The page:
Robert Mockler’s Like Me is an unconventional fusion of horror film, road movie, and sadomasochistic sex drama, updated for a 21st century that’s dominated by the parlance and aesthetics of online culture. Fusing stock footage, differing film speeds, and neon-hued cinematography, Mocker fashions a shifting, hallucinatory realm that’s informed by the random memes and videos that one finds online. Like Me brings to mind Natural Born Killers, which similarly suggested, per the specificities of its own time, that social culture was being overtaken by tabloid news and music videos.
In the film’s opening scene, an aspiring online personality, Kiya (Addison Timlin), pulls her car along the drive-thru of a convenience store in the middle of the night and orders milk from the clerk, Freddie (Jeremy Gardner). The actors invest the arbitrariness of ordering milk with dry comedy, but the levity of the scene curdles into something more potent when Kiya runs along the back of the building, getting the jump on Freddie in the store while he looks for her milk. Wearing a sculpted white mask, Kiya silently films Freddie, waiting for him to do something that’s presumably worthy of the internet.
This sequence has a fascinating multitude of tones and textures. Mockler cuts between the footage that’s meant to have been captured by Kiya’s camera and that representing the outer omniscient reality of the film. Kiya’s footage is dimmer, while the omniscient footage is hotter and more surreal, with vivid blasts of color. The conceit, then, is that Kiya’s inadvertently blocking out elements of life in her myopic quest for celebrity. Yet, the unreality—the movieness—of Mockler’s omniscient images underlines his own shaping of reality, rendering himself complicit with his anti-heroine. Mockler also evinces an unusual degree of empathy for the victim of this scene. Freddie has an exhausted dignity, eating pretzels and enjoying an illicit beer while ridiculing Kiya’s vanity, until she produces a gun and humiliates him.
Mockler doesn’t provide an explicit psychological profile of Kiya, and the audience learns nothing of her past and little of her present. Beautiful and wraith-like, she exists as an implicit reaction to online male fury as evinced by controversies such as Gamergate. Kiya posts her disgusting videos online and men are primarily concerned with asserting their dominance over her in the hierarchy of what they perceive to be their world, particularly Burt (Ian Nelson), a schmuck who fancies himself a master of online cruelty. Seeking Burt’s validation, Kiya ups the ante on her stunts, kidnapping a motel proprietor, Marshall (Larry Fessenden).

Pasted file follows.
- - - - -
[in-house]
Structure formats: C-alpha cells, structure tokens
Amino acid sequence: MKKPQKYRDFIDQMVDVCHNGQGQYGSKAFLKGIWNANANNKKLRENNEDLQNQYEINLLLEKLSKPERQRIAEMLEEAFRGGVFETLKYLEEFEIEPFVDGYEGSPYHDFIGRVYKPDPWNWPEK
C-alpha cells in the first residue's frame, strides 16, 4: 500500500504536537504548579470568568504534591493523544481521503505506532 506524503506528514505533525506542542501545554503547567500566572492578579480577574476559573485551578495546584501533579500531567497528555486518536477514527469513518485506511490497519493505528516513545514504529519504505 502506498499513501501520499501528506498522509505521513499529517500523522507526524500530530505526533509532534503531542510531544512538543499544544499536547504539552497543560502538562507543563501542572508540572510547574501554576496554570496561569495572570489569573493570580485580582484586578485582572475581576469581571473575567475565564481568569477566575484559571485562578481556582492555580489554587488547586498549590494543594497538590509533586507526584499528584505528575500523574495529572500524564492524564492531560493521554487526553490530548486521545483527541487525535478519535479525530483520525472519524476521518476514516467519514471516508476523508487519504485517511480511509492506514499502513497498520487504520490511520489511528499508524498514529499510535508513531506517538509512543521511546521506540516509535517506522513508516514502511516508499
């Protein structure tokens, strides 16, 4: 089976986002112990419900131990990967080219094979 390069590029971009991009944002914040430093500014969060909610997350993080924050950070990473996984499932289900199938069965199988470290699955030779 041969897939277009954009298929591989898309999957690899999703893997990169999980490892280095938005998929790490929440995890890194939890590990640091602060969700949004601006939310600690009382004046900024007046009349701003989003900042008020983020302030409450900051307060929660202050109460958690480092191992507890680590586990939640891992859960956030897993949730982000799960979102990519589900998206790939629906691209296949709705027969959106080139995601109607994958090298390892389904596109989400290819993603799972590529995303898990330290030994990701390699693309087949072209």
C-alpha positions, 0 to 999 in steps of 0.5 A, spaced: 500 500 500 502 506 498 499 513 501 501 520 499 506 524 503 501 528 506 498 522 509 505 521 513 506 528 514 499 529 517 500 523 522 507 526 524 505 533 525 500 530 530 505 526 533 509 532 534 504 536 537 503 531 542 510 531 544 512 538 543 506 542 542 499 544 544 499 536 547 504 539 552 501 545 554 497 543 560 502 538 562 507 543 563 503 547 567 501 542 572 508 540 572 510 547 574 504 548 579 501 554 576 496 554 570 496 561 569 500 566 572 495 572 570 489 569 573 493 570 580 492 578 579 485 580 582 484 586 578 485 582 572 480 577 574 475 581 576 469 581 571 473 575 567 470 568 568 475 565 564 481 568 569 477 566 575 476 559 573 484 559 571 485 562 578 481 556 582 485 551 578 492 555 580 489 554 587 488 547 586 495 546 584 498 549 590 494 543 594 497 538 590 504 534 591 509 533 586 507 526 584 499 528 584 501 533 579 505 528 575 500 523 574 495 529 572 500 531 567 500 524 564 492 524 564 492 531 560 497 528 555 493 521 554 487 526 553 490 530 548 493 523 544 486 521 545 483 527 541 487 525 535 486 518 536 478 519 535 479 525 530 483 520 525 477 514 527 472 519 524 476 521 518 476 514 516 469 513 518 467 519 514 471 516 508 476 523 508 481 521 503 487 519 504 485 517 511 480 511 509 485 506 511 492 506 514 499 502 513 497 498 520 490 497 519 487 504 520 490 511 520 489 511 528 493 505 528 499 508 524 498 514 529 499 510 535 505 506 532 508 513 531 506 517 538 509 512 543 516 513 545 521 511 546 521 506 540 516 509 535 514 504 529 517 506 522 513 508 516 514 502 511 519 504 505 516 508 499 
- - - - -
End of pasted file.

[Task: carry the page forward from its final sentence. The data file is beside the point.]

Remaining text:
Like Me is an unconventional fusion of horror film, road movie, and sadomasochistic sex drama.
Marshall is quite a bit older than Kiya and can remember an age not governed by clicks and “likes.” He isn’t a modern guy, yet Marshall uses his motel as an avenue for world-building in a fashion that parallels how many of us use the internet to assert our own form of personal and social control. Marshall’s private bedroom has a ceiling that he’s painted to resemble a sky swirling into a great vortex with the overhead light suggesting a sun. Kiya’s rented room—stark white and punctuated by blasts of red—would be a perfect setting for a burlesque inspired by the films of Dario Argento. Kiya invites Marshall to come to her room and fuck her, telling him that she’s 17, seeing if he’s willing to violate a social and legal taboo. He most certainly is, and she comes on to him in a black mesh mask, straps him to her bed, force feeds him junk food, and punches him in the stomach, causing him to throw up while she films everything. Kiya’s torture is disturbing and consciously literal-minded, as she’s throwing Marshall’s piggishness back in his face.
Yet Mockler doesn’t share Kiya’s penchant for preachiness. Marshall has more dignity than Freddie, as he refuses to buckle under Kiya’s torments. Once she’s imprisoned him in her car, Kiya asks Marshall why he’d fuck a person he believes to be an under-aged girl, and he says that he savors ripeness, which can’t be reduced to a number. Marshall’s willingness to honor himself—to arguably adhere to his piggishness at the risk of peril—entices Kiya. Perversely, Marshall is a man who shoots straight with her. A scene of Kiya and Marshall driving through a fantasy-scape that suggests the inside of a blood vessel is almost romantic, as they’re entering a realm of shared subjectivity.
Throughout their scenes together, Timlin and Fessenden toe a supple line between honoring behavioral specificity and proffering an outward stylization that complements Mockler’s bold aesthetic. Timlin informs Kiya with a cruelty that’s puckish and understood to stem from loneliness without defanging the character. Timlin’s line readings have a deadpan poetry, and her swift and certain physicality parodies the notion of millennials believing themselves to know more than they actually do. By contrast, Fessenden radiates experience and exhaustion with disappointment. Over the years, Fessenden has evolved into a rock star of character actors, his rumbled, sexualized charisma suggesting a Jack Nicholson of contemporary American independent cinema. And Mockler gives Fessenden one of the best scenes of his career as an actor: Kiya dopes Marshall up on horse tranquilizers, inspiring him to stage a wounded soliloquy of angry and searching facial gestures. Fessenden physicalizes this man’s alienation as qualified grace.
Like Me is exhilarating because of Mockler’s willingness to deviate from his satire so as to surprise himself with seemingly spontaneous emotional textures and tangents. The film blossoms into a debauched fantasia of longing, potentially announcing the arrival of a significant new artist.